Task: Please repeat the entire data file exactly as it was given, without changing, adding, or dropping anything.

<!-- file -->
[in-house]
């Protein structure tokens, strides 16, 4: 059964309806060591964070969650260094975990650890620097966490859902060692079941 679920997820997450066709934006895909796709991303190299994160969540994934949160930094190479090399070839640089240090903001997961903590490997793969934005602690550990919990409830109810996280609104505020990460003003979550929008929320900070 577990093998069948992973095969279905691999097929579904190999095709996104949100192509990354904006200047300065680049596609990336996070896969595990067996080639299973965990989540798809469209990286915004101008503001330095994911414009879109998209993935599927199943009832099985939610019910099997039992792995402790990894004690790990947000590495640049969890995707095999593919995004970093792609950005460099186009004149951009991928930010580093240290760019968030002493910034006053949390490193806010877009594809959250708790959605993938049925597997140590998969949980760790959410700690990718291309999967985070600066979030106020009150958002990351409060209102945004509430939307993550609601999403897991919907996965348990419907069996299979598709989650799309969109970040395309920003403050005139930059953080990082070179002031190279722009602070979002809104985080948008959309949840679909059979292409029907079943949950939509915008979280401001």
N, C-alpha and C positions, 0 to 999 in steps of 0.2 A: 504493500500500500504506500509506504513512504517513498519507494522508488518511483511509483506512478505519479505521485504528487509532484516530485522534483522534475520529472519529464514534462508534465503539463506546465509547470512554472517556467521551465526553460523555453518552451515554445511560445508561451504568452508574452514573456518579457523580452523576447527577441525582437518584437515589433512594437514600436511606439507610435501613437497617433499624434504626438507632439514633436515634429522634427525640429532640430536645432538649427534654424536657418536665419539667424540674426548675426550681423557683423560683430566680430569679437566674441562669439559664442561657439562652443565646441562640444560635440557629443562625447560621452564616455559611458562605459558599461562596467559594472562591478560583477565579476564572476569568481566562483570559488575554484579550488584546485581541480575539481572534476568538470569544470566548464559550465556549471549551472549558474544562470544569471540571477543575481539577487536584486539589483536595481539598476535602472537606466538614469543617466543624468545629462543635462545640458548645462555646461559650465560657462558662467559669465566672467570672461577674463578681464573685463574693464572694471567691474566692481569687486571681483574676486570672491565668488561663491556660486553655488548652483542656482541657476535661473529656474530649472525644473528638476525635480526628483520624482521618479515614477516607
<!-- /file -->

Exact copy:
[in-house]
């Protein structure tokens, strides 16, 4: 059964309806060591964070969650260094975990650890620097966490859902060692079941 679920997820997450066709934006895909796709991303190299994160969540994934949160930094190479090399070839640089240090903001997961903590490997793969934005602690550990919990409830109810996280609104505020990460003003979550929008929320900070 577990093998069948992973095969279905691999097929579904190999095709996104949100192509990354904006200047300065680049596609990336996070896969595990067996080639299973965990989540798809469209990286915004101008503001330095994911414009879109998209993935599927199943009832099985939610019910099997039992792995402790990894004690790990947000590495640049969890995707095999593919995004970093792609950005460099186009004149951009991928930010580093240290760019968030002493910034006053949390490193806010877009594809959250708790959605993938049925597997140590998969949980760790959410700690990718291309999967985070600066979030106020009150958002990351409060209102945004509430939307993550609601999403897991919907996965348990419907069996299979598709989650799309969109970040395309920003403050005139930059953080990082070179002031190279722009602070979002809104985080948008959309949840679909059979292409029907079943949950939509915008979280401001």
N, C-alpha and C positions, 0 to 999 in steps of 0.2 A: 504493500500500500504506500509506504513512504517513498519507494522508488518511483511509483506512478505519479505521485504528487509532484516530485522534483522534475520529472519529464514534462508534465503539463506546465509547470512554472517556467521551465526553460523555453518552451515554445511560445508561451504568452508574452514573456518579457523580452523576447527577441525582437518584437515589433512594437514600436511606439507610435501613437497617433499624434504626438507632439514633436515634429522634427525640429532640430536645432538649427534654424536657418536665419539667424540674426548675426550681423557683423560683430566680430569679437566674441562669439559664442561657439562652443565646441562640444560635440557629443562625447560621452564616455559611458562605459558599461562596467559594472562591478560583477565579476564572476569568481566562483570559488575554484579550488584546485581541480575539481572534476568538470569544470566548464559550465556549471549551472549558474544562470544569471540571477543575481539577487536584486539589483536595481539598476535602472537606466538614469543617466543624468545629462543635462545640458548645462555646461559650465560657462558662467559669465566672467570672461577674463578681464573685463574693464572694471567691474566692481569687486571681483574676486570672491565668488561663491556660486553655488548652483542656482541657476535661473529656474530649472525644473528638476525635480526628483520624482521618479515614477516607